Don’t Drive On Tax Day! You Might Die

Tax day crashesThis is it. The day to traipse to the post office and mail in your income tax papers. In farm lingo, this is the time swill the pigs. To feed the beasts. To oil the machine. To encourage the greedy sons-of-you-know-whats. To unwilling fork over what the politicians think belongs to them.

Unless you’re one of the lucky few—and by “few” I mean half of all Americans—who don’t have to pay federal income taxes, today is the day you’ll have to donate over a large chunk of your income to insatiable Washington bureaucrats. This can lead to a certain amount of “stress.” And that modern malady can cause you to drive distractedly. Which in turn can cause you to die in a bloody, fiery crash.

Or so says Donald Redelmeier and Christopher Yarnell who published a peer-reviewed research letter in JAMA which claims to have statistical proof that traffic accidents increase on Tax Day.

Taxes, our pair says, “influence the long-term health of the economy,” but how do taxes affect the health of people?

We investigated the number of individuals involved in a fatal road crash on tax day under the prespecified hypothesis that stressful deadlines might increase the risk of road trauma by impairing drivers or by compromising surrounding individuals from making compensatory adjustments.

They looked at each Tax Day from 1980 to 2009 (30 years; though the data extend to 1975; why leave it out?), and the two days a week before and after Tax Day, and counted the number of fatal crashes, defined as at least one person crapping out because of and within 30 days of the crash. There were 6,738 fatal crashes on tax day and 12,758 fatal crashes on the other two days. Conclusion?

Comparisons of tax days with control days yielded an odds ratio of 1.06 (95% CI, 1.03-1.10; P < .001), equivalent to an absolute increase of 404 individuals in fatal road crashes on tax days over the study interval or about 13 individuals during the average tax day.

So if Redelmeier is right, driving to the post office in a state of high dudgeon on Tax Day kills about 13 Americans each year. As the good doctor said in a news report on this study, “Who looks to tax day in a joyful way? Even those who are getting refunds are stressed. Refunds are never as big as they thought and there is always the chance they could be reviewed at a later date.”

That 1.06 appears to arise from ( 6738/30 ) / ( 12758/60 ), incidentally. Ignore the p-value, because with sample sizes this large publishable p-values are free for the asking. Focus instead on the reasons our researchers gave:

One explanation is that stressful deadlines distract drivers and contribute to human error (a national poll suggested that tax day was the second most stressful day in 2011)…Driving patterns may be altered on tax day. Although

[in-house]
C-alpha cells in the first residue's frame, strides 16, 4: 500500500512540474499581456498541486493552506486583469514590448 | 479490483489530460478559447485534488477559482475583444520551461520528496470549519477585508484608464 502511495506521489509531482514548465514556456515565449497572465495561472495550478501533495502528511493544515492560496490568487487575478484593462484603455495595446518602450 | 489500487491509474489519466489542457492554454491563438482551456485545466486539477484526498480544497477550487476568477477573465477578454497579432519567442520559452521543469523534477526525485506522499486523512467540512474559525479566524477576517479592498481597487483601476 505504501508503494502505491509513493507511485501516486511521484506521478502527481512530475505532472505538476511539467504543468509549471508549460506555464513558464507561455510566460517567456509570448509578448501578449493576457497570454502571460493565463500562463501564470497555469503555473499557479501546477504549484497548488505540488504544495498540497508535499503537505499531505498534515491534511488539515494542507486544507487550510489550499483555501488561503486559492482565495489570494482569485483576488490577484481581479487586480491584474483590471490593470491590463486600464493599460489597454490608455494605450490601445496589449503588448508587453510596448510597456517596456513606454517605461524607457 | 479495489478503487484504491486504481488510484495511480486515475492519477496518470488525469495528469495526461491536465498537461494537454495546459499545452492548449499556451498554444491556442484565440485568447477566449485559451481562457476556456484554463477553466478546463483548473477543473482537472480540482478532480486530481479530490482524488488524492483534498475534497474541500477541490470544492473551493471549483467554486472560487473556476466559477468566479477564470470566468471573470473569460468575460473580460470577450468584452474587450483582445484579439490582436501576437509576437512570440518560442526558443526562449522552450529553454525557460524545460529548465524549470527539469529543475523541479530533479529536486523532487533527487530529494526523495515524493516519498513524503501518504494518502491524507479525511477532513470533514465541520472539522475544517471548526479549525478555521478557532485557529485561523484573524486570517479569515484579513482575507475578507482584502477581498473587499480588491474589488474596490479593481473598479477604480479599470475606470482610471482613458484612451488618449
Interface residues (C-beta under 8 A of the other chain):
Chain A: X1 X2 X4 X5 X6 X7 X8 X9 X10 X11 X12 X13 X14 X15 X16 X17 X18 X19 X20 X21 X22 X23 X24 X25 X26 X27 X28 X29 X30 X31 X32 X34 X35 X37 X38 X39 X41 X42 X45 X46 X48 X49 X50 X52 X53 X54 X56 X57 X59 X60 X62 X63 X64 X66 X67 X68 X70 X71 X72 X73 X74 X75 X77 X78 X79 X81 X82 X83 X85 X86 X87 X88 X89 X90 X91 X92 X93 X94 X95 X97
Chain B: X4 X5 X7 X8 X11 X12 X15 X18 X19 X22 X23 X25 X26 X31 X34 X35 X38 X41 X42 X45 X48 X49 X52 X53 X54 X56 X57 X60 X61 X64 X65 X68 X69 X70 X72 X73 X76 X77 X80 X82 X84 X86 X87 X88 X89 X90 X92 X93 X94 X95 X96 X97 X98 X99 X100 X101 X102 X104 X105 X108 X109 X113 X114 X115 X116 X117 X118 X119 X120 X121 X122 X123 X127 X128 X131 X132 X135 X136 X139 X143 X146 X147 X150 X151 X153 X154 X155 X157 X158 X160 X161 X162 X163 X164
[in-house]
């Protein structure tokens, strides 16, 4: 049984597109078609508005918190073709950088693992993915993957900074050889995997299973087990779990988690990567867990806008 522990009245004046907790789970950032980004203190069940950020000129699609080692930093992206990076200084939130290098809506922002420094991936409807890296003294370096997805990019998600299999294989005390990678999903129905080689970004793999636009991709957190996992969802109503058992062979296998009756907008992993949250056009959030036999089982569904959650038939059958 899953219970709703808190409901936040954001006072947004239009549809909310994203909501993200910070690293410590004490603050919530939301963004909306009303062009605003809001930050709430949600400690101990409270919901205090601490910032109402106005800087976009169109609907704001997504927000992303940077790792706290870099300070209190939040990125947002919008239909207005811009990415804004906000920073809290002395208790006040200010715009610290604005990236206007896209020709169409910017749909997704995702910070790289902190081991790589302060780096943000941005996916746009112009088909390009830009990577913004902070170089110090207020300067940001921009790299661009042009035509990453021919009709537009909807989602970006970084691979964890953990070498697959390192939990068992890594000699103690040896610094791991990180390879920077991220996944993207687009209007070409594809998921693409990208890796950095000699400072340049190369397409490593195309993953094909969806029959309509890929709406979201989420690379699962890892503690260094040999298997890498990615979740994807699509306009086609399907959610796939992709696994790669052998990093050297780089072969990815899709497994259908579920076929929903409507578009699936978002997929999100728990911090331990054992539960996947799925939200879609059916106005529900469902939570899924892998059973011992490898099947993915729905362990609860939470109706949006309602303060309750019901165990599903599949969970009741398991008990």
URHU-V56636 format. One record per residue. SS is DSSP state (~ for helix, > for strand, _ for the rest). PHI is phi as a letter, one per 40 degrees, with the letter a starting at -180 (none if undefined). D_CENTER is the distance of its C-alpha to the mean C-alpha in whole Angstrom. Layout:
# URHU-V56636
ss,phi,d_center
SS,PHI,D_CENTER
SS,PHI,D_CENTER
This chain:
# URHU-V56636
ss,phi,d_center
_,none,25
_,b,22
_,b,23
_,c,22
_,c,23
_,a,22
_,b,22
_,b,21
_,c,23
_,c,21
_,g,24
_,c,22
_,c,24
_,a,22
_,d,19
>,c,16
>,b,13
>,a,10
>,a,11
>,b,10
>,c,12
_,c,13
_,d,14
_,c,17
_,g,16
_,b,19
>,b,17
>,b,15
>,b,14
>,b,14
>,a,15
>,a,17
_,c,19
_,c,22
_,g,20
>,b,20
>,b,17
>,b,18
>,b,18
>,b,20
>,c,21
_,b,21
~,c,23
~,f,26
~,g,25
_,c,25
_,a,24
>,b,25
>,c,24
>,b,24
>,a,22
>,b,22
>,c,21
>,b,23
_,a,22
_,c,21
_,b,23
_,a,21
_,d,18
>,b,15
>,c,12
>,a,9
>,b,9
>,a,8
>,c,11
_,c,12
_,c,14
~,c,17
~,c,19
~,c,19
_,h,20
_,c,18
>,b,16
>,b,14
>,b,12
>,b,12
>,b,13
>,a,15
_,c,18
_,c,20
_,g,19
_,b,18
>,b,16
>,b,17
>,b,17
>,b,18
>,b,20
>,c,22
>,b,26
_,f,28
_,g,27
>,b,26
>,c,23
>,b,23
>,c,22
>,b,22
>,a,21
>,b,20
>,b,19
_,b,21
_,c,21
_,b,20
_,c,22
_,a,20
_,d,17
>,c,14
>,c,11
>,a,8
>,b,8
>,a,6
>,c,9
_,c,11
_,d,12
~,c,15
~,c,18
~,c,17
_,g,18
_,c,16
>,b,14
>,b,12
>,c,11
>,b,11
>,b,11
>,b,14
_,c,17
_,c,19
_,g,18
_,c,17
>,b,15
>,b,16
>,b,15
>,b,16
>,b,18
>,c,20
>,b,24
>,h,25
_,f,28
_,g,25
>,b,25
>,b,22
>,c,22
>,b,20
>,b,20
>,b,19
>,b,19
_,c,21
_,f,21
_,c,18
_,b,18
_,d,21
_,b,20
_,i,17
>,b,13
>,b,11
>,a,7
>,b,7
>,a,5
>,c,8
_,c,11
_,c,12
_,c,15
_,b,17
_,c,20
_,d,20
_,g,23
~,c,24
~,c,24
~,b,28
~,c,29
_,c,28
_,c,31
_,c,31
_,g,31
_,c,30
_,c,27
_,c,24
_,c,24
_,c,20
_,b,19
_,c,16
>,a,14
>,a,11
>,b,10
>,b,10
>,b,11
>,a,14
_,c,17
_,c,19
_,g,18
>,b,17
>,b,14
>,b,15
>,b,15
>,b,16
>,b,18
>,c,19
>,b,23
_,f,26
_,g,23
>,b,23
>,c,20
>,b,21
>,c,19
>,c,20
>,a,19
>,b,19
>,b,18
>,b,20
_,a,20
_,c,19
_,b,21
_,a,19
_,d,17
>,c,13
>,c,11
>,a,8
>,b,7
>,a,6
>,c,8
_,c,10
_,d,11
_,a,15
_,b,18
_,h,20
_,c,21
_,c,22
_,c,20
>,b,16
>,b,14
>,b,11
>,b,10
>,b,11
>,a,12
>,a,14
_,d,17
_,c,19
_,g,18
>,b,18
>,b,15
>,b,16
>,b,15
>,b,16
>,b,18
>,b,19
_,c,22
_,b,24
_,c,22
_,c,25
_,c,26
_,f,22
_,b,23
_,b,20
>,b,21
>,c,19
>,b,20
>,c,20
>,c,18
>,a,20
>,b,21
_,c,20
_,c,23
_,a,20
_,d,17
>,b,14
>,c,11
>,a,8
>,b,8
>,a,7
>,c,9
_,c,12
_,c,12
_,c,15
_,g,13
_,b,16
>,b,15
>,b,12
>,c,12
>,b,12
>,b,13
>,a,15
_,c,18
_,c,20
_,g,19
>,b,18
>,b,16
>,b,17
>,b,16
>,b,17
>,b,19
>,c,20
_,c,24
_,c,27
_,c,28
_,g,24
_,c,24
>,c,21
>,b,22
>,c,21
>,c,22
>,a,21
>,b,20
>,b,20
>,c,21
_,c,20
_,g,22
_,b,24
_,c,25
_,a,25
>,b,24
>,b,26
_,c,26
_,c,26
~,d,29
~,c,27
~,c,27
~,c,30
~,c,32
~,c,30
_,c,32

electronic submissions might be expected to lessen driving on tax day, we observed an increase rather than a decrease in fatal crashes in recent decades.

Now isn’t that odd. E-filing—that is, the non-necessity of driving to the post office—accentuates the effect. Somehow. Who knows how. But, as the saying goes, the numbers don’t prevaricate.

Redelmeier says,

We always knew road crashes destroyed the lives of thousands of people each year in the U.S., and driver error contributes to 93% of the crashes. Stress is often speculated to contribute to driver error, but stress is usually impossible to study, [but] tax day is synchronized, repeated, and tremendously onerous…

Almost every one of these fatal crashes could have been avoided by a small change in driver behavior.

Tax Day isn’t the only danger, no sir. The good doctor, who is a kind of crash aficionado, has in other work also identified Super Bowl Sunday and Election Day1 as killers. Yes, I know what you’re thinking, but you’re wrong: the risk of crashing on Election day “was similar, regardless of whether a Democrat or Republican was elected.” His research also “does not indicate which candidate could best help save the 100 lives lost each day in fatal crashes in the United States.”

Redelmeier has also, in the same statistical manner, “discovered” that emergency department visits decreased during an Olympic gold medal television broadcast. This reminds me of the apocryphal story I used to hear as a kid: that water use surged during commercials in the I Love Lucy program.

The way to criticize these studies is so obvious that I leave it as a homework exercise in the comments. (Plus, I may shortly have a way to investigate the numbers.)


Thanks to DAV for suggesting this topic.

1This paper was published with Rob Tibshirani, a good statistician and aggressive if not unskilled basketball player. But nobody bats 1.000.


  1. Bruce Foutch

    Regarding the photo:

    As Dave Barry might say; ‘the driver was released after producing a valid Florida driver’s license’…

    Happy tax day to all! 🙁

  2. DAV